“My opponent shut down the government in 2013, costing this district $23,000,000,” said Bryson of his reason for running for office. “He voted against improving roads, help for municipalities, and the Violence Against Women Act. He favors giving Social Security to Wall Street, eliminating public schools, and reducing the food stamp program when one in four children in WNC are in danger concerning food. He has an ethics scandal in his office, caused by hiring a man as his chief of staff who sexually harassed female office workers (three testified to this before the Office of Congressional Ethics), then paid off the man with an improper “severance package” that is in violation of the House of Representatives Manual; what has not been reported is that at least five other people who had worked for him were similarly paid off. I, on the other hand, have a positive plan for our mountains and the people I’m elected to serve. I support women’s issues, favor giving veterans a greater voice in their quest for healthcare, will strengthen Social Security, and create a form of the Research Triangle Park in Western North Carolina. I support the Second Amendment, but favor working with gun owners to secure firearms so that we can stop reading about mass murder on a daily basis. Together, we can make America safer and still keep sportsmen happy.”
Meadows is running for re-election to his second term in office because he believes that Washington is broken and needs leaders who are willing to challenge the status quo and return power back where it belongs–to the American people.
“In my two terms in Congress, I have worked to demonstrate a firm commitment to fighting for Western North Carolinians and advocating conservative principles, such as smaller government, lower taxes, and reducing regulations on local businesses and families,” said Meadows. “I believe that having open communication with everyday people in the district is where the best ideas come from, and am committed to keeping an open dialogue between my office and the people I serve.”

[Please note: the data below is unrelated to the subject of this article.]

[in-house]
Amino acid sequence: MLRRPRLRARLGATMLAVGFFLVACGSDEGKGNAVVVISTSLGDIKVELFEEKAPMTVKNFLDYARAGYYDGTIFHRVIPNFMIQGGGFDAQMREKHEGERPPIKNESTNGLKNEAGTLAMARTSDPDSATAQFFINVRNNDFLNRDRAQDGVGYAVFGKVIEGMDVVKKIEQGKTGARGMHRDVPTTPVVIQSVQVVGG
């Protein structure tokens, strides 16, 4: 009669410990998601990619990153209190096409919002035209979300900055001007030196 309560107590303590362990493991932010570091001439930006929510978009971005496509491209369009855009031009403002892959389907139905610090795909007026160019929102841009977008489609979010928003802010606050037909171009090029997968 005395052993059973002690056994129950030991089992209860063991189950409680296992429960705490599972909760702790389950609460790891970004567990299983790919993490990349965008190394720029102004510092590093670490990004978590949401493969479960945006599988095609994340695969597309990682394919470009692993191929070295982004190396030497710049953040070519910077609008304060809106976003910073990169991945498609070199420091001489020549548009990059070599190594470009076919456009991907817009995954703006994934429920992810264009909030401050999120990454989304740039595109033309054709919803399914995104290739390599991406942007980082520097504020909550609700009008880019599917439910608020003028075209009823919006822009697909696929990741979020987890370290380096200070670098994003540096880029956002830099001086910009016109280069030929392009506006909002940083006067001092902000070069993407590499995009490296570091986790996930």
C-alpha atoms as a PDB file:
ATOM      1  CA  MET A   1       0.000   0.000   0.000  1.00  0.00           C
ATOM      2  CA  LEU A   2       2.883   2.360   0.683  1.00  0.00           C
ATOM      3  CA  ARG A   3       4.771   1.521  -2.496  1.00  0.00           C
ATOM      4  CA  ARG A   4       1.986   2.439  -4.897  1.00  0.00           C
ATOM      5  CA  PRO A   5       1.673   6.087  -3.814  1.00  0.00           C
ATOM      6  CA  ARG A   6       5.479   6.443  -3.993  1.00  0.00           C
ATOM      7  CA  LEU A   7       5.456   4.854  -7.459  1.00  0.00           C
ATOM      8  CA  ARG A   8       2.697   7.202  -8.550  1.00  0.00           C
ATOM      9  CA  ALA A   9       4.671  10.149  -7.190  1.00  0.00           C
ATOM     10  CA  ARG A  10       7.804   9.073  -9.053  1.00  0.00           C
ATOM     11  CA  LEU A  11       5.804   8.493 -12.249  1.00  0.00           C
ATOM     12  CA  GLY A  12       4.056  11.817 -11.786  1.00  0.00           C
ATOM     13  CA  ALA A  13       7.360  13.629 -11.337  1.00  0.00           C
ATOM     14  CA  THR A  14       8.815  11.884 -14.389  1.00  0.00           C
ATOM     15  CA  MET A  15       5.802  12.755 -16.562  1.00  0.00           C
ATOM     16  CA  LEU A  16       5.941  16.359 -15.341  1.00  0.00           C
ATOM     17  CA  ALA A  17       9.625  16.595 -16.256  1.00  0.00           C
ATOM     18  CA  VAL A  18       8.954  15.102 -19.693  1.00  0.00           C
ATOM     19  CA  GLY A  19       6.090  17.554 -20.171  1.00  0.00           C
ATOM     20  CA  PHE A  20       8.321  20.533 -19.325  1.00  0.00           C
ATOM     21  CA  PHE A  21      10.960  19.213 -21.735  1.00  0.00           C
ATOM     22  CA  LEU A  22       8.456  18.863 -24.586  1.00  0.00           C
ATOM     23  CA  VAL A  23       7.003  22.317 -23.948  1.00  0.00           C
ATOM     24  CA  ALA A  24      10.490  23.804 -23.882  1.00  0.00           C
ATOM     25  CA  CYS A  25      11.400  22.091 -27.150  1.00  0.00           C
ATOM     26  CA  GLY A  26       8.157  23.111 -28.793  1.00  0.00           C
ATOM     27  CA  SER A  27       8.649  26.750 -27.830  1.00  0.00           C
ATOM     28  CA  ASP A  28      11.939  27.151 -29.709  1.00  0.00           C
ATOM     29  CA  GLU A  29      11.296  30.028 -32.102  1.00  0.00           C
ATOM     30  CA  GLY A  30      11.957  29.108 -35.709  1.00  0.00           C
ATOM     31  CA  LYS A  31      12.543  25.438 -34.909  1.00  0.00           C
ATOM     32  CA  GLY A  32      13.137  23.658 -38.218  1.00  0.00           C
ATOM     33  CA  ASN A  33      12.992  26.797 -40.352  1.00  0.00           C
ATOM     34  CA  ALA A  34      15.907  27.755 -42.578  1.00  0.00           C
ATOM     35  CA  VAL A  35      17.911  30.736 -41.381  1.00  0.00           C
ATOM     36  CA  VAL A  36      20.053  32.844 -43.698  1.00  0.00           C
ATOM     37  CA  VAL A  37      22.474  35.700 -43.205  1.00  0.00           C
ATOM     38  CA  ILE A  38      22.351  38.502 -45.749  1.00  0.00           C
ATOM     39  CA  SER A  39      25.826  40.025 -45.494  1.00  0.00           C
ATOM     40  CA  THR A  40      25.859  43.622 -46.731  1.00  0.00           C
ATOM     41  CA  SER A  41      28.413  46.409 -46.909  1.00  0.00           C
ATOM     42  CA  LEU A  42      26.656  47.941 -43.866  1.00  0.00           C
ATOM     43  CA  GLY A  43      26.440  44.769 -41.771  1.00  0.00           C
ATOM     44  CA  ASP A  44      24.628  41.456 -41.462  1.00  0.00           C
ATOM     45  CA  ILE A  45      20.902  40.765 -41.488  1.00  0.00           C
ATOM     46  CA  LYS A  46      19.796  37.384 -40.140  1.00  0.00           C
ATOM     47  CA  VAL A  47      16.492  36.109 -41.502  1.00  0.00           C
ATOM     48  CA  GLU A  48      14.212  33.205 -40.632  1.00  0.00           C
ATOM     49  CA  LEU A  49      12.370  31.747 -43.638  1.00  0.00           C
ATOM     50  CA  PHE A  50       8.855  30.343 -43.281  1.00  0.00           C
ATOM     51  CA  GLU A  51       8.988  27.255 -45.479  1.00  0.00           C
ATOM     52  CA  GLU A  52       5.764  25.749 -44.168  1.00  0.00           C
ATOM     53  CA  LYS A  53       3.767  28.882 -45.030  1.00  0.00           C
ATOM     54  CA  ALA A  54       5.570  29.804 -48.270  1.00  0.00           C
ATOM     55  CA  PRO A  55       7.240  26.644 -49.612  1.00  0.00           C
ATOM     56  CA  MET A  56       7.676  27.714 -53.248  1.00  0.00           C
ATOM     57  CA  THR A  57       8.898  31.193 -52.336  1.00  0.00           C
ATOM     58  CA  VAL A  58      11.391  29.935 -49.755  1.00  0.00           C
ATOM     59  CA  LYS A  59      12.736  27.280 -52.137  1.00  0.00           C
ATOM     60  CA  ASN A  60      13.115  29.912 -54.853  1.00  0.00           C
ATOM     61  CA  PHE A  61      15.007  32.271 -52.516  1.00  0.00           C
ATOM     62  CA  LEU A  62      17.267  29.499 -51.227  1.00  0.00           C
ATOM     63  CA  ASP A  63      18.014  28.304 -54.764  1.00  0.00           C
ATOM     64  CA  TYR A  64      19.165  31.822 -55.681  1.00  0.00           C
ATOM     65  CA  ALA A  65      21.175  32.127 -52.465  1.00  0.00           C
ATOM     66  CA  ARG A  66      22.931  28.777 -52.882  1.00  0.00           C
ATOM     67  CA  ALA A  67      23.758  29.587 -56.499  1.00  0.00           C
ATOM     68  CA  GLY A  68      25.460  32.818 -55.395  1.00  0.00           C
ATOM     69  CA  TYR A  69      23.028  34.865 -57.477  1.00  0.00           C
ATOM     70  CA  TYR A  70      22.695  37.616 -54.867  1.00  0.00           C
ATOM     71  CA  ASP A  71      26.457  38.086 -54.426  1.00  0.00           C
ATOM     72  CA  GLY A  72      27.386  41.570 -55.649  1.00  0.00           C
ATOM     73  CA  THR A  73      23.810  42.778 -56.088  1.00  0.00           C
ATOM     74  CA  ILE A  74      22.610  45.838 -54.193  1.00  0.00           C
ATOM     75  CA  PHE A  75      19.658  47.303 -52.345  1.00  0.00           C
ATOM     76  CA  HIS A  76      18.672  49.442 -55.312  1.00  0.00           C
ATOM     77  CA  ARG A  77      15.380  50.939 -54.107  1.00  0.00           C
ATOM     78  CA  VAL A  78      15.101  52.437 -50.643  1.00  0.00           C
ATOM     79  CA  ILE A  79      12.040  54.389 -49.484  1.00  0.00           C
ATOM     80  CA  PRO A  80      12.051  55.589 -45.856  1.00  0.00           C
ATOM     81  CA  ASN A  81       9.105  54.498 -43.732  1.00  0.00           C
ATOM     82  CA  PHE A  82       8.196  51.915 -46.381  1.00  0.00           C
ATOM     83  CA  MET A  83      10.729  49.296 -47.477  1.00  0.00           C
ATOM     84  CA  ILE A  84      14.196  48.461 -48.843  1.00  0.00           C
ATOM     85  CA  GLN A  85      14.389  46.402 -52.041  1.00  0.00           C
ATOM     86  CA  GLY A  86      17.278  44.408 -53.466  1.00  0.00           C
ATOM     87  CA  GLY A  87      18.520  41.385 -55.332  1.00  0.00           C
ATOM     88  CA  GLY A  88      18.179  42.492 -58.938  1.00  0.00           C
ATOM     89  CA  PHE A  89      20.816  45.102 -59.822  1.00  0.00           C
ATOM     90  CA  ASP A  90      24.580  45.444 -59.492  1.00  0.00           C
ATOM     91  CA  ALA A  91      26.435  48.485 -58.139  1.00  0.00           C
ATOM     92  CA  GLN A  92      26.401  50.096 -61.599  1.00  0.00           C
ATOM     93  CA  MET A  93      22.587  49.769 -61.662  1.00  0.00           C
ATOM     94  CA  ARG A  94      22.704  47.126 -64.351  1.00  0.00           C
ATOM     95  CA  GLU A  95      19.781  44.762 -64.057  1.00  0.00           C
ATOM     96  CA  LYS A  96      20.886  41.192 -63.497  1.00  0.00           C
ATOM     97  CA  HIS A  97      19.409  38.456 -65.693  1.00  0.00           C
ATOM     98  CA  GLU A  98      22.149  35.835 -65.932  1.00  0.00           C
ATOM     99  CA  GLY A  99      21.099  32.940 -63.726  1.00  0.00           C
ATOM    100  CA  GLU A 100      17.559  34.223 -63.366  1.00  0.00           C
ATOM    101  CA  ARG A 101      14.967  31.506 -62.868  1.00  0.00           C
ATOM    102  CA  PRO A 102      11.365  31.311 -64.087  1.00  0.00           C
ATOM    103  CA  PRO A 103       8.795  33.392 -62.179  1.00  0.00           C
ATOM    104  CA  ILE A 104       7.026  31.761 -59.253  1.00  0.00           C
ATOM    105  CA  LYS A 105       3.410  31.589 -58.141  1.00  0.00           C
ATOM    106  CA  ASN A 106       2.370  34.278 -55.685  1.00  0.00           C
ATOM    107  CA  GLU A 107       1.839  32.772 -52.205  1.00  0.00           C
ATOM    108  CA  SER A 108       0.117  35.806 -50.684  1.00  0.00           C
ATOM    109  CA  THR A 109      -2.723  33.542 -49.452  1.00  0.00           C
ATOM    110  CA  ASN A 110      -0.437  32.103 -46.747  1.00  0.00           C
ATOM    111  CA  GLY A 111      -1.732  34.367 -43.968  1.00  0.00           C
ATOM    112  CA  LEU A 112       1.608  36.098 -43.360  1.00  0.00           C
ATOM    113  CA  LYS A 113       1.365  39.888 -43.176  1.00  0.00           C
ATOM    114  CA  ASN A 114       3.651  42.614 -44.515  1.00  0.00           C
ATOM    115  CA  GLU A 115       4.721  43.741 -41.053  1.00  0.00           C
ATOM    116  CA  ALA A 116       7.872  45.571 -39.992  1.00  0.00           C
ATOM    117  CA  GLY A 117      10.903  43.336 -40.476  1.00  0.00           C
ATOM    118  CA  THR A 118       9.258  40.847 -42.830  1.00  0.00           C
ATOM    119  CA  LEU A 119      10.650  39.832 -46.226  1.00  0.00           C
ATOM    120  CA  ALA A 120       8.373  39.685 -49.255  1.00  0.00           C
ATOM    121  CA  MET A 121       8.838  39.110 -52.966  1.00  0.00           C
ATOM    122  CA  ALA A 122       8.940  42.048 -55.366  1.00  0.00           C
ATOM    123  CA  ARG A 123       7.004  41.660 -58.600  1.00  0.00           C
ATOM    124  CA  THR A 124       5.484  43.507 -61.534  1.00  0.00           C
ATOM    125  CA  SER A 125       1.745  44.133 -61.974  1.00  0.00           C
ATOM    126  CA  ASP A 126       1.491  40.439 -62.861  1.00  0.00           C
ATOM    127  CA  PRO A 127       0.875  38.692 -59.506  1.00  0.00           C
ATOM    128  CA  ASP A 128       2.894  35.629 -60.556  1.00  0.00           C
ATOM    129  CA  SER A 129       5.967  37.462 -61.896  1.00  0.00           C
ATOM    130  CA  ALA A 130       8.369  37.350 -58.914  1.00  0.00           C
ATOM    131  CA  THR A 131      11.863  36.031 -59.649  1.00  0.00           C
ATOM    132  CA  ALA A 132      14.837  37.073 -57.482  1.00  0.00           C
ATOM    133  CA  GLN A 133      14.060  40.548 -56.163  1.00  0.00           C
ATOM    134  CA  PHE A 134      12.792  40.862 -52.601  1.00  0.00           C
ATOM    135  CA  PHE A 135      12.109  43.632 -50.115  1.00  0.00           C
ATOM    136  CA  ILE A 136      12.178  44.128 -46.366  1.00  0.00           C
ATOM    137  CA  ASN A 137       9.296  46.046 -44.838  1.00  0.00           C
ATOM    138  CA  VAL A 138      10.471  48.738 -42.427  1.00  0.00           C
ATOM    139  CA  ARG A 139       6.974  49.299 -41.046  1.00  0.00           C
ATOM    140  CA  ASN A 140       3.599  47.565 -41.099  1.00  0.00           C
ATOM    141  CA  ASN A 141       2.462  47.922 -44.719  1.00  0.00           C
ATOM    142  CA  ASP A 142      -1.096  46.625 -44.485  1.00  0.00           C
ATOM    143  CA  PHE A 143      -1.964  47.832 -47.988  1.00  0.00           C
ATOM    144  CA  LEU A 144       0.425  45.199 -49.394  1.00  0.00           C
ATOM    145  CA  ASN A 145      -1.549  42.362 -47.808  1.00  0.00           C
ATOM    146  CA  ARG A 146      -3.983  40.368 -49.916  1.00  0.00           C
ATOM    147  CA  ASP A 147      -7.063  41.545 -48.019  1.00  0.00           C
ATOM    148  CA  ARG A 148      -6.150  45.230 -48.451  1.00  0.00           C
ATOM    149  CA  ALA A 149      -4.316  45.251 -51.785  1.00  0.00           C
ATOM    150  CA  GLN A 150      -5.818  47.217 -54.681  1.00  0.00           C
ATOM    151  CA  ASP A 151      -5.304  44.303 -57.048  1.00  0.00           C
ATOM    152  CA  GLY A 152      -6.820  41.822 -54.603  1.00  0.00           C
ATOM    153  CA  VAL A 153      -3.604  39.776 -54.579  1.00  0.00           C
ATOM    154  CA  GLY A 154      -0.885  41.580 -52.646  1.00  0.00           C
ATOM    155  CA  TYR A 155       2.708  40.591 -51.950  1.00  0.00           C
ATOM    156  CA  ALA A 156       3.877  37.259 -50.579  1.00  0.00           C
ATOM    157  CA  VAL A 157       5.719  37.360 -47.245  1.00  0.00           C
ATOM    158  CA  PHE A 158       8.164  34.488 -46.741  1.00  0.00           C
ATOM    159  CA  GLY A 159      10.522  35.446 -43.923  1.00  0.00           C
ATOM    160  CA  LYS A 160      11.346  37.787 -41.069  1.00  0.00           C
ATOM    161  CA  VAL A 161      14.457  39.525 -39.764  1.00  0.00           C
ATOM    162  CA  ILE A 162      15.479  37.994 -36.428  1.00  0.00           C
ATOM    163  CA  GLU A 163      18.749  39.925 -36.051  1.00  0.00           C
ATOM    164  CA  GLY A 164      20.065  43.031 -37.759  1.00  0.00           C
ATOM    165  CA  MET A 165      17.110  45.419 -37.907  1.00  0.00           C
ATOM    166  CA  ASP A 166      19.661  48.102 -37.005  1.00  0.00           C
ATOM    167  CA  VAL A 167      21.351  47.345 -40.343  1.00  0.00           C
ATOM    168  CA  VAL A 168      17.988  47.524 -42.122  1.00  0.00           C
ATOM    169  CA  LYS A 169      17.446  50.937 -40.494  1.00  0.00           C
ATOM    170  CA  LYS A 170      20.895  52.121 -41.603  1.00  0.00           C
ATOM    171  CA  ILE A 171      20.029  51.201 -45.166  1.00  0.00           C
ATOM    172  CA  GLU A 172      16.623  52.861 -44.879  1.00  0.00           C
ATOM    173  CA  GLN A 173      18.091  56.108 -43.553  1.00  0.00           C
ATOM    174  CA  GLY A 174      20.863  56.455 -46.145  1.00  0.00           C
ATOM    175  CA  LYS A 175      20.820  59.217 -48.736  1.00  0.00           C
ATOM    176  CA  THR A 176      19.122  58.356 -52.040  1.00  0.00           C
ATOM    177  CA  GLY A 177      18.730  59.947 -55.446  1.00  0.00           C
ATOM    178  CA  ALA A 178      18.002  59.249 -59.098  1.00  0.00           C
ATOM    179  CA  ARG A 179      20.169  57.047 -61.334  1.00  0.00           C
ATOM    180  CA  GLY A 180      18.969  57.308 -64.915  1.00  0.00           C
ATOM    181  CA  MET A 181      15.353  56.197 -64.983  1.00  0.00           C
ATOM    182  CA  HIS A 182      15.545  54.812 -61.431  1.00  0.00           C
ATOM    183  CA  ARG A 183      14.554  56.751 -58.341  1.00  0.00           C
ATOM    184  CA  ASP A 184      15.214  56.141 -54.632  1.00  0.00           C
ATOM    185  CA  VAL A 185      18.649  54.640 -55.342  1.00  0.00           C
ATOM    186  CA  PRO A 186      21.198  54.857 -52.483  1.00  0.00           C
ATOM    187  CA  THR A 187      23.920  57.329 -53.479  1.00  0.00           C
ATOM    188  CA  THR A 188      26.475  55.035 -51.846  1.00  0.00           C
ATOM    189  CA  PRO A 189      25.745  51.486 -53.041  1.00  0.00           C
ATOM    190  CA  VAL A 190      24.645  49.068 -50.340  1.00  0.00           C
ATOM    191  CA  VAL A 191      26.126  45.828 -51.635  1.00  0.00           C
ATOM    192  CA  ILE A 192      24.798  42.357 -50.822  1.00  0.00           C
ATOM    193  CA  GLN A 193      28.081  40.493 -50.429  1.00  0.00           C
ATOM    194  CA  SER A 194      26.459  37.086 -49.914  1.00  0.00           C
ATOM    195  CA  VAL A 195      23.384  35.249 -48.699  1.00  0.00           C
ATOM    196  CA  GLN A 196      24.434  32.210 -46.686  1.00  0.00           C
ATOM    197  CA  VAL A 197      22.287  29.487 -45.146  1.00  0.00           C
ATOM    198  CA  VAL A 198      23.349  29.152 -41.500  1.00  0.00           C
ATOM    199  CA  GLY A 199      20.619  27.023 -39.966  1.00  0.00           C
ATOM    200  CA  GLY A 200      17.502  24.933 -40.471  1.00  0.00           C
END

According to Bryson, his top priority if elected is infrastructure in the region.
“We need to upgrade our infrastructure,” said Bryson. “The growth of our Gross Domestic Product is less than half that of the rest of the state. Infrastructure is the difference; down state is better served. Broadband is at the top of the list, and roads are not far behind. Think of the towns in our district that are difficult to reach. How can we compete with Hickory, Statesville, Greensboro, etc. with small, winding roads?”
The 11th district is comprised of counties such as Graham, which have some of the highest unemployment rates in the state. Meadows noted that his top priority would be fostering job growth and while it isn’t the role of federal government to create jobs, it is Congress’ jobs to ensure that small businesses have the resources needed to flourish.
“My top priority for Western North Carolina is jobs and helping create a culture for job growth in our district,” said Rep. Meadows. “I believe the primary way to do this is by reducing job-killing regulations that place unnecessary burdens on business owners. One specific thing I have found while in Congress is that many of those burdensome regulations result from the problem of transferring law-making authority over to un-elected bureaucrats in federal agencies. Our founders intended for Congress to be the branch of government that writes laws, therefore being directly responsible for them and accountable to the people for what laws they pass. Unfortunately, over time, Congress has begun to delegate their law-making authority over to agencies like the EPA, which removes accountability from the process since bureaucrats at these agencies are not elected. I believes we need to return power back to the people by placing the accountability on Congress to write laws and curb regulations that place harmful burdens on taxpayers and job creators.”